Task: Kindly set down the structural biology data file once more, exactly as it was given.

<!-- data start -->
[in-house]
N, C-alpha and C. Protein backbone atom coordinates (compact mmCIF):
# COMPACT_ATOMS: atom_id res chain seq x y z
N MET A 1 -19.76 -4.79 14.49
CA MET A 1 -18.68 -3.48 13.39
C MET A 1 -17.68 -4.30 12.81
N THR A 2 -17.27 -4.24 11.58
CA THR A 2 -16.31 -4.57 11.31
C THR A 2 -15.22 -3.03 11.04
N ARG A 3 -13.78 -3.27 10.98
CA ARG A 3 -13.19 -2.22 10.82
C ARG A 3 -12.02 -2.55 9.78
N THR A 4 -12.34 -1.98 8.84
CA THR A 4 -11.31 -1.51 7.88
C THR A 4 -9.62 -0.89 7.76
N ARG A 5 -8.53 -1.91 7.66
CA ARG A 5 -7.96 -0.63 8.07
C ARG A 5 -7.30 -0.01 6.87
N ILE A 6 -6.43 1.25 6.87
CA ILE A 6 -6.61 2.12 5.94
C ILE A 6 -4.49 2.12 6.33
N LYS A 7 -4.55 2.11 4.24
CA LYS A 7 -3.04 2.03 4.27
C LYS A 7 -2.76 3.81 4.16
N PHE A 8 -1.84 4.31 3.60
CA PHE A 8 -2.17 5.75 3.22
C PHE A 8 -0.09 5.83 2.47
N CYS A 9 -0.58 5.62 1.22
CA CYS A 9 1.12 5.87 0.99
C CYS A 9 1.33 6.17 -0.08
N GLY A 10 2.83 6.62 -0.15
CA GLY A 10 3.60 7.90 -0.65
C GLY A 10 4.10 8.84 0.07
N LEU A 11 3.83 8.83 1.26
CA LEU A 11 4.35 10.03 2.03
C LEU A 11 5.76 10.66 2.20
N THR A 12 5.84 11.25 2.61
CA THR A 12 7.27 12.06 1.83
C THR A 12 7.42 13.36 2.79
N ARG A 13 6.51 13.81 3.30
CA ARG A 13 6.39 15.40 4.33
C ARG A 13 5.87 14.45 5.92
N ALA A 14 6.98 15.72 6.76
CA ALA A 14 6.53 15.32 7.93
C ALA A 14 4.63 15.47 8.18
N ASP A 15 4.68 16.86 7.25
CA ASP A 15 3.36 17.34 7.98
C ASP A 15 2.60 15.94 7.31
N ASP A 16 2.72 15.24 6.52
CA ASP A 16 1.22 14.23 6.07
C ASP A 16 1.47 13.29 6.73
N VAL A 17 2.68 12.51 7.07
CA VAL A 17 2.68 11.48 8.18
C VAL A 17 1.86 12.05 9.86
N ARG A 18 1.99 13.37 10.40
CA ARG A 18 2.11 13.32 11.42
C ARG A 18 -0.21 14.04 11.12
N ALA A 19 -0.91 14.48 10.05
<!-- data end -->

[in-house]
N, C-alpha and C. Protein backbone atom coordinates (compact mmCIF):
# COMPACT_ATOMS: atom_id res chain seq x y z
N MET A 1 -19.76 -4.79 14.49
CA MET A 1 -18.68 -3.48 13.39
C MET A 1 -17.68 -4.30 12.81
N THR A 2 -17.27 -4.24 11.58
CA THR A 2 -16.31 -4.57 11.31
C THR A 2 -15.22 -3.03 11.04
N ARG A 3 -13.78 -3.27 10.98
CA ARG A 3 -13.19 -2.22 10.82
C ARG A 3 -12.02 -2.55 9.78
N THR A 4 -12.34 -1.98 8.84
CA THR A 4 -11.31 -1.51 7.88
C THR A 4 -9.62 -0.89 7.76
N ARG A 5 -8.53 -1.91 7.66
CA ARG A 5 -7.96 -0.63 8.07
C ARG A 5 -7.30 -0.01 6.87
N ILE A 6 -6.43 1.25 6.87
CA ILE A 6 -6.61 2.12 5.94
C ILE A 6 -4.49 2.12 6.33
N LYS A 7 -4.55 2.11 4.24
CA LYS A 7 -3.04 2.03 4.27
C LYS A 7 -2.76 3.81 4.16
N PHE A 8 -1.84 4.31 3.60
CA PHE A 8 -2.17 5.75 3.22
C PHE A 8 -0.09 5.83 2.47
N CYS A 9 -0.58 5.62 1.22
CA CYS A 9 1.12 5.87 0.99
C CYS A 9 1.33 6.17 -0.08
N GLY A 10 2.83 6.62 -0.15
CA GLY A 10 3.60 7.90 -0.65
C GLY A 10 4.10 8.84 0.07
N LEU A 11 3.83 8.83 1.26
CA LEU A 11 4.35 10.03 2.03
C LEU A 11 5.76 10.66 2.20
N THR A 12 5.84 11.25 2.61
CA THR A 12 7.27 12.06 1.83
C THR A 12 7.42 13.36 2.79
N ARG A 13 6.51 13.81 3.30
CA ARG A 13 6.39 15.40 4.33
C ARG A 13 5.87 14.45 5.92
N ALA A 14 6.98 15.72 6.76
CA ALA A 14 6.53 15.32 7.93
C ALA A 14 4.63 15.47 8.18
N ASP A 15 4.68 16.86 7.25
CA ASP A 15 3.36 17.34 7.98
C ASP A 15 2.60 15.94 7.31
N ASP A 16 2.72 15.24 6.52
CA ASP A 16 1.22 14.23 6.07
C ASP A 16 1.47 13.29 6.73
N VAL A 17 2.68 12.51 7.07
CA VAL A 17 2.68 11.48 8.18
C VAL A 17 1.86 12.05 9.86
N ARG A 18 1.99 13.37 10.40
CA ARG A 18 2.11 13.32 11.42
C ARG A 18 -0.21 14.04 11.12
N ALA A 19 -0.91 14.48 10.05